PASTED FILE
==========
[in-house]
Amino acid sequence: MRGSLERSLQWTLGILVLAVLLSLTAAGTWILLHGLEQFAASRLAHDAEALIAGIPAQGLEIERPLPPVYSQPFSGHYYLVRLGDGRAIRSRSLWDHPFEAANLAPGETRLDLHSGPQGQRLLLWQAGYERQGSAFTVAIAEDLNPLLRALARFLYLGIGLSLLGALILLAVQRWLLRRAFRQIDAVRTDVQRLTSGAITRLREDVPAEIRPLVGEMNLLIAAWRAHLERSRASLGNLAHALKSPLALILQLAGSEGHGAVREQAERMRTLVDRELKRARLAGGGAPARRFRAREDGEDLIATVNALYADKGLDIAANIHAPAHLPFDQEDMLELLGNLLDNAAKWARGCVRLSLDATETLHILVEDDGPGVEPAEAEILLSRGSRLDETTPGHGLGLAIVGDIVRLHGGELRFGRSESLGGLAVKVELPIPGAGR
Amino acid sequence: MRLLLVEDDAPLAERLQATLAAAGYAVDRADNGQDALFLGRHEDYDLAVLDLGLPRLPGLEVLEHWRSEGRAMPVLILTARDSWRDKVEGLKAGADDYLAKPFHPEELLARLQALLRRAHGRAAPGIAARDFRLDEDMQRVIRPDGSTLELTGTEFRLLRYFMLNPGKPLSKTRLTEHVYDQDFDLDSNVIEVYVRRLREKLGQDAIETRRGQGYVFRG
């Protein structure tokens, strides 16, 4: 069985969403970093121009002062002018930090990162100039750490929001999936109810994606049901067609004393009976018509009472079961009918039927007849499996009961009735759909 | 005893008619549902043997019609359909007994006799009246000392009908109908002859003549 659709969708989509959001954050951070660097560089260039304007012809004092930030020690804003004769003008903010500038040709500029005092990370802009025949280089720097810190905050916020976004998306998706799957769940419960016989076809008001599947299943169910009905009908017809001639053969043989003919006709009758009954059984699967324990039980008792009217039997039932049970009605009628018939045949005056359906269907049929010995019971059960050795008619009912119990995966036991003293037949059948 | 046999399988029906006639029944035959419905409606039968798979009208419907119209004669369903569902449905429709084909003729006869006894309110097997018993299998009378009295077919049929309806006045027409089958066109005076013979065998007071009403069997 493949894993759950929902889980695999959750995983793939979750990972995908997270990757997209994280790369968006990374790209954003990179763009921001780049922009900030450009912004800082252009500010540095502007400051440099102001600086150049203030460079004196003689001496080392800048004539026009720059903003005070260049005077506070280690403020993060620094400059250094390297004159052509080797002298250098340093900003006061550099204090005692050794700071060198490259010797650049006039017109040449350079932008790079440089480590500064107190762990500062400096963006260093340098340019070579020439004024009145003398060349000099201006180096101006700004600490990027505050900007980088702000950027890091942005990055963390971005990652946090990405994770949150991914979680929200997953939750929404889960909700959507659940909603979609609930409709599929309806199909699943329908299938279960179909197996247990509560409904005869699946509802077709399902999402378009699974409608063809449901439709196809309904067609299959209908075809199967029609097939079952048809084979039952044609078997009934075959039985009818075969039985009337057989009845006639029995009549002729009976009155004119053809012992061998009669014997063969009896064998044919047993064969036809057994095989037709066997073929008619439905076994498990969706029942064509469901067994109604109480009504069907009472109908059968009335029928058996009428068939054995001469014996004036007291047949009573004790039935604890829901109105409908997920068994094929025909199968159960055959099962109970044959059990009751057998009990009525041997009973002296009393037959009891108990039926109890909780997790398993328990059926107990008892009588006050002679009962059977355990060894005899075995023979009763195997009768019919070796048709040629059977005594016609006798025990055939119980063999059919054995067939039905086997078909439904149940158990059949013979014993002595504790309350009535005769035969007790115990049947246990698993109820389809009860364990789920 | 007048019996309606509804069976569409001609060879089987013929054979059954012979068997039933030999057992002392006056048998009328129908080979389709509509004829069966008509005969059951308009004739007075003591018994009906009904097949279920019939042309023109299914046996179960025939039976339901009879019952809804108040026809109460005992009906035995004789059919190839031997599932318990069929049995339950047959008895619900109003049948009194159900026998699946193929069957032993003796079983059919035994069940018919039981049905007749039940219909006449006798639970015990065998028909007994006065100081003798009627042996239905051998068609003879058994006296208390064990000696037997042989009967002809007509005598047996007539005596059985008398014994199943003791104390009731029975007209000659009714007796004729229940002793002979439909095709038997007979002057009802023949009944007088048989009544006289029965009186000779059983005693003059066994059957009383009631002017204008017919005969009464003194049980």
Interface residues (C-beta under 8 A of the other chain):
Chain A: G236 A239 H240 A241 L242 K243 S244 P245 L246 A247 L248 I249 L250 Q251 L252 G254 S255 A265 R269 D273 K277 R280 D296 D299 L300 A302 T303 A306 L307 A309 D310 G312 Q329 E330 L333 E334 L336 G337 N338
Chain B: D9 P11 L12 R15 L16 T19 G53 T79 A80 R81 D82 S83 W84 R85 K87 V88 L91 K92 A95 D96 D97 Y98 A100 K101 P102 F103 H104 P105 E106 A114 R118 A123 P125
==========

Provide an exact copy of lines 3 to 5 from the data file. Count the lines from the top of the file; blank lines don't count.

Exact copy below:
Amino acid sequence: MRLLLVEDDAPLAERLQATLAAAGYAVDRADNGQDALFLGRHEDYDLAVLDLGLPRLPGLEVLEHWRSEGRAMPVLILTARDSWRDKVEGLKAGADDYLAKPFHPEELLARLQALLRRAHGRAAPGIAARDFRLDEDMQRVIRPDGSTLELTGTEFRLLRYFMLNPGKPLSKTRLTEHVYDQDFDLDSNVIEVYVRRLREKLGQDAIETRRGQGYVFRG
């Protein structure tokens, strides 16, 4: 069985969403970093121009002062002018930090990162100039750490929001999936109810994606049901067609004393009976018509009472079961009918039927007849499996009961009735759909 | 005893008619549902043997019609359909007994006799009246000392009908109908002859003549 659709969708989509959001954050951070660097560089260039304007012809004092930030020690804003004769003008903010500038040709500029005092990370802009025949280089720097810190905050916020976004998306998706799957769940419960016989076809008001599947299943169910009905009908017809001639053969043989003919006709009758009954059984699967324990039980008792009217039997039932049970009605009628018939045949005056359906269907049929010995019971059960050795008619009912119990995966036991003293037949059948 | 046999399988029906006639029944035959419905409606039968798979009208419907119209004669369903569902449905429709084909003729006869006894309110097997018993299998009378009295077919049929309806006045027409089958066109005076013979065998007071009403069997 493949894993759950929902889980695999959750995983793939979750990972995908997270990757997209994280790369968006990374790209954003990179763009921001780049922009900030450009912004800082252009500010540095502007400051440099102001600086150049203030460079004196003689001496080392800048004539026009720059903003005070260049005077506070280690403020993060620094400059250094390297004159052509080797002298250098340093900003006061550099204090005692050794700071060198490259010797650049006039017109040449350079932008790079440089480590500064107190762990500062400096963006260093340098340019070579020439004024009145003398060349000099201006180096101006700004600490990027505050900007980088702000950027890091942005990055963390971005990652946090990405994770949150991914979680929200997953939750929404889960909700959507659940909603979609609930409709599929309806199909699943329908299938279960179909197996247990509560409904005869699946509802077709399902999402378009699974409608063809449901439709196809309904067609299959209908075809199967029609097939079952048809084979039952044609078997009934075959039985009818075969039985009337057989009845006639029995009549002729009976009155004119053809012992061998009669014997063969009896064998044919047993064969036809057994095989037709066997073929008619439905076994498990969706029942064509469901067994109604109480009504069907009472109908059968009335029928058996009428068939054995001469014996004036007291047949009573004790039935604890829901109105409908997920068994094929025909199968159960055959099962109970044959059990009751057998009990009525041997009973002296009393037959009891108990039926109890909780997790398993328990059926107990008892009588006050002679009962059977355990060894005899075995023979009763195997009768019919070796048709040629059977005594016609006798025990055939119980063999059919054995067939039905086997078909439904149940158990059949013979014993002595504790309350009535005769035969007790115990049947246990698993109820389809009860364990789920 | 007048019996309606509804069976569409001609060879089987013929054979059954012979068997039933030999057992002392006056048998009328129908080979389709509509004829069966008509005969059951308009004739007075003591018994009906009904097949279920019939042309023109299914046996179960025939039976339901009879019952809804108040026809109460005992009906035995004789059919190839031997599932318990069929049995339950047959008895619900109003049948009194159900026998699946193929069957032993003796079983059919035994069940018919039981049905007749039940219909006449006798639970015990065998028909007994006065100081003798009627042996239905051998068609003879058994006296208390064990000696037997042989009967002809007509005598047996007539005596059985008398014994199943003791104390009731029975007209000659009714007796004729229940002793002979439909095709038997007979002057009802023949009944007088048989009544006289029965009186000779059983005693003059066994059957009383009631002017204008017919005969009464003194049980």
Interface residues (C-beta under 8 A of the other chain):